THEY say the best things come in small packages and for some cricketers winning the Ashes urn is one of the highlights of their career.

But Bolton Slot car-racing duo Graham Walker and Sam Weldon are celebrating after bringing home the 2.5inch trophy for second place in the World Proxy race series which ran between April and November last year.

They were the builders and designers of the the car.

Graham said: “It is such a great achievement as this was our first ever event against much-more experienced car builders.

“We are both regular racers at the Bolton Slotcar club in the weekly league racing.

“Sam is a relative newcomer to the hobby while I have been the club champion for the past two years.

“As well as weekly racing, the Bolton club members are also involved in a series nationwide for old style chassied cars and motors as raced in the 1960s.

“Last year, our members were in the top 10 in the series which visited tracks in London, Newcastle and Corby.

“This year, there was an additional race in Inverness which saw us travelling north of the border in the quest for more points.”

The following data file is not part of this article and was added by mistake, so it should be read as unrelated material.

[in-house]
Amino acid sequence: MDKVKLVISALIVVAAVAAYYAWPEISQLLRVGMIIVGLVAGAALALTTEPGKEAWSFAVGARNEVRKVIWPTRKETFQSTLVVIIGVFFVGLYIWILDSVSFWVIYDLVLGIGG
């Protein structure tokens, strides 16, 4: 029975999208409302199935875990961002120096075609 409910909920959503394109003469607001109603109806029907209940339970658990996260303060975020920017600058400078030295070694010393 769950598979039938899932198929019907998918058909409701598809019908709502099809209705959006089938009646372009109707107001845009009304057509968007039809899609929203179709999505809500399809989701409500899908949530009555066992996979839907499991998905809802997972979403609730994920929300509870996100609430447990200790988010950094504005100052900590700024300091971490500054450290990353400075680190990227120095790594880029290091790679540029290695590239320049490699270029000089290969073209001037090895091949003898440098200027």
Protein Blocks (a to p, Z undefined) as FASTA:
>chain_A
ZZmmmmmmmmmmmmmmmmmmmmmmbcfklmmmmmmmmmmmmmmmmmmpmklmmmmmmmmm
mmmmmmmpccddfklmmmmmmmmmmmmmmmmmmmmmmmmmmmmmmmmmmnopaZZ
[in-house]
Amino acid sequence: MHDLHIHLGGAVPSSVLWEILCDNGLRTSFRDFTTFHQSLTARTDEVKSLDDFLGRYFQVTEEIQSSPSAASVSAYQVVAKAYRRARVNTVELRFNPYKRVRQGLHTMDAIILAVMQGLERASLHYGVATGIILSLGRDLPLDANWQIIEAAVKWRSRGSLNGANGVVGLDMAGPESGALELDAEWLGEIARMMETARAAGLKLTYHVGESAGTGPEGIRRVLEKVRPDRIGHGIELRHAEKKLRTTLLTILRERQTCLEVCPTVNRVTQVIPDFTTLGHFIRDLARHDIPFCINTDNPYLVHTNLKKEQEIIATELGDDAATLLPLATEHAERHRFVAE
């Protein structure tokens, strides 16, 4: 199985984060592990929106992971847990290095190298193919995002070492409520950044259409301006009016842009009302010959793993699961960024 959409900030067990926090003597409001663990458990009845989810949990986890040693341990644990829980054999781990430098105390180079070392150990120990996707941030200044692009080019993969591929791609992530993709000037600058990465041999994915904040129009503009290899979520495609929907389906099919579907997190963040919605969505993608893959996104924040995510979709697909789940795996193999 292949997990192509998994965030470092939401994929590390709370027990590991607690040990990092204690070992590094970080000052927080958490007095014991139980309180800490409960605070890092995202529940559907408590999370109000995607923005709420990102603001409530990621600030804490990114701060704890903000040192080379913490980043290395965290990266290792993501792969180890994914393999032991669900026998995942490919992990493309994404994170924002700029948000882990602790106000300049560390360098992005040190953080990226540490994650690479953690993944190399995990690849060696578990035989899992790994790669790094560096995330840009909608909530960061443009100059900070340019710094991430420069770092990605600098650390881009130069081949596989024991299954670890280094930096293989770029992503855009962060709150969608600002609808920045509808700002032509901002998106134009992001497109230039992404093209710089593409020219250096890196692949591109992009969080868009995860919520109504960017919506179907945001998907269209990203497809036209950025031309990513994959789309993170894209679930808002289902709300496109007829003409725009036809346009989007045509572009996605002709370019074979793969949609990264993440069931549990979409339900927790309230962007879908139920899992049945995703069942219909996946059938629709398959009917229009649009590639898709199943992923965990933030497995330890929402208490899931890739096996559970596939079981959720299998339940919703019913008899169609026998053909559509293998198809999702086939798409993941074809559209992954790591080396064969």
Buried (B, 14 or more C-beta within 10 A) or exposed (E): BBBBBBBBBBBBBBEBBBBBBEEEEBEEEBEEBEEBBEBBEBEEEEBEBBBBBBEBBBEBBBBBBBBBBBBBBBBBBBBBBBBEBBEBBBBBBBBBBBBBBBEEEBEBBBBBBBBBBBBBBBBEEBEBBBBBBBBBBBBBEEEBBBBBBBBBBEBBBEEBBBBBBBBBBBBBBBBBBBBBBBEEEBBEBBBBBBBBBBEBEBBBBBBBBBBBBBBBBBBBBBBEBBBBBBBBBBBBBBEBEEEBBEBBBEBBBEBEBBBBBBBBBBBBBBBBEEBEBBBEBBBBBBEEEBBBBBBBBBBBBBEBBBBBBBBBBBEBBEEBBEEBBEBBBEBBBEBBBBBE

Graham admits that it would be unfair for them to get a huge trophy for one of the most intricate sports.

He said: “It is quite a small trophy but I also have quite a few larger one – one of which includes a racing helmet for our club championships.

“The sport is a bit of a learning curve and is more difficult than it looks.

“The key is practice and doing things over and over again and that is how you get good at it.

“You don’t really need to have any engineering skills because there is always someone you can ask for advice.

“It does pay off if you have a steady hand and can solder.

“Just like any sport, there are strict rules when it comes to national and international competitions such as tyre width, height of the car of the floor and it gets really competitive.

“Sam and I have only been doing the sport competing in the Proxy competition recently and we will be wanting to go back next year and win it.”

Graham’s obsession with the sport started back in 1966 when he was a member of a cycling club and they visited a Yorkshire museum which was running the races.

He said: “We thought we would have a go and found out there was an exhibition club in Bolton which we joined.

“Obviously when I got married and had kids it tailered off a bit but now that I am retired I can commit to it all the time.

“It is just an enjoyable sport and we are getting some kids off the streets to do this fun activity. "